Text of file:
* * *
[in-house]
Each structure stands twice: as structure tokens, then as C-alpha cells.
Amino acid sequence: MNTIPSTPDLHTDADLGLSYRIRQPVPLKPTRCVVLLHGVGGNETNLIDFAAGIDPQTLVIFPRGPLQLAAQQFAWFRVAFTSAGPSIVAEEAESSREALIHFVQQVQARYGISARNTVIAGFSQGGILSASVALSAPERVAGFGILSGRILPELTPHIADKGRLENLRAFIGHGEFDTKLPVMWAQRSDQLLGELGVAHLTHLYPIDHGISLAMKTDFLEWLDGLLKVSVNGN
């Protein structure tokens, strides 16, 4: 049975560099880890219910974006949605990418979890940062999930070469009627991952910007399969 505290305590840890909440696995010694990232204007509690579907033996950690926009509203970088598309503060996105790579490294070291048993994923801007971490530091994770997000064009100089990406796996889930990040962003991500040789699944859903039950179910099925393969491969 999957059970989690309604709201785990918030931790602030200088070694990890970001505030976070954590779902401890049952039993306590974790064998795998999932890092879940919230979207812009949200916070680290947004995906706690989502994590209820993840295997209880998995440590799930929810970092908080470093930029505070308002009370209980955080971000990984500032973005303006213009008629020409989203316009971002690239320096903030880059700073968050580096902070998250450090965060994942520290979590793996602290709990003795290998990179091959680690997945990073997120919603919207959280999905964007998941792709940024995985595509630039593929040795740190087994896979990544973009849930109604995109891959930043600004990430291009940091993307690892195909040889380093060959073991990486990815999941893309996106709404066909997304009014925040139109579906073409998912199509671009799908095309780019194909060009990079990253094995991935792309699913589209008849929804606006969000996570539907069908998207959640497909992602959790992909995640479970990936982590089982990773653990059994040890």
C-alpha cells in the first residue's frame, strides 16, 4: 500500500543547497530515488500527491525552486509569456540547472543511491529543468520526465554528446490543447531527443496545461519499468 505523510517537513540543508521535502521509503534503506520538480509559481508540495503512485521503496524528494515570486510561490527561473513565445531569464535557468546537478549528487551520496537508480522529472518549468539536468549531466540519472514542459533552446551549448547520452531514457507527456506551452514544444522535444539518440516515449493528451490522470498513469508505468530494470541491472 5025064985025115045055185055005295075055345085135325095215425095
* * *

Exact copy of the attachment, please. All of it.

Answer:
[in-house]
Each structure stands twice: as structure tokens, then as C-alpha cells.
Amino acid sequence: MNTIPSTPDLHTDADLGLSYRIRQPVPLKPTRCVVLLHGVGGNETNLIDFAAGIDPQTLVIFPRGPLQLAAQQFAWFRVAFTSAGPSIVAEEAESSREALIHFVQQVQARYGISARNTVIAGFSQGGILSASVALSAPERVAGFGILSGRILPELTPHIADKGRLENLRAFIGHGEFDTKLPVMWAQRSDQLLGELGVAHLTHLYPIDHGISLAMKTDFLEWLDGLLKVSVNGN
């Protein structure tokens, strides 16, 4: 049975560099880890219910974006949605990418979890940062999930070469009627991952910007399969 505290305590840890909440696995010694990232204007509690579907033996950690926009509203970088598309503060996105790579490294070291048993994923801007971490530091994770997000064009100089990406796996889930990040962003991500040789699944859903039950179910099925393969491969 999957059970989690309604709201785990918030931790602030200088070694990890970001505030976070954590779902401890049952039993306590974790064998795998999932890092879940919230979207812009949200916070680290947004995906706690989502994590209820993840295997209880998995440590799930929810970092908080470093930029505070308002009370209980955080971000990984500032973005303006213009008629020409989203316009971002690239320096903030880059700073968050580096902070998250450090965060994942520290979590793996602290709990003795290998990179091959680690997945990073997120919603919207959280999905964007998941792709940024995985595509630039593929040795740190087994896979990544973009849930109604995109891959930043600004990430291009940091993307690892195909040889380093060959073991990486990815999941893309996106709404066909997304009014925040139109579906073409998912199509671009799908095309780019194909060009990079990253094995991935792309699913589209008849929804606006969000996570539907069908998207959640497909992602959790992909995640479970990936982590089982990773653990059994040890």
C-alpha cells in the first residue's frame, strides 16, 4: 500500500543547497530515488500527491525552486509569456540547472543511491529543468520526465554528446490543447531527443496545461519499468 505523510517537513540543508521535502521509503534503506520538480509559481508540495503512485521503496524528494515570486510561490527561473513565445531569464535557468546537478549528487551520496537508480522529472518549468539536468549531466540519472514542459533552446551549448547520452531514457507527456506551452514544444522535444539518440516515449493528451490522470498513469508505468530494470541491472 5025064985025115045055185055005295075055345085135325095215425095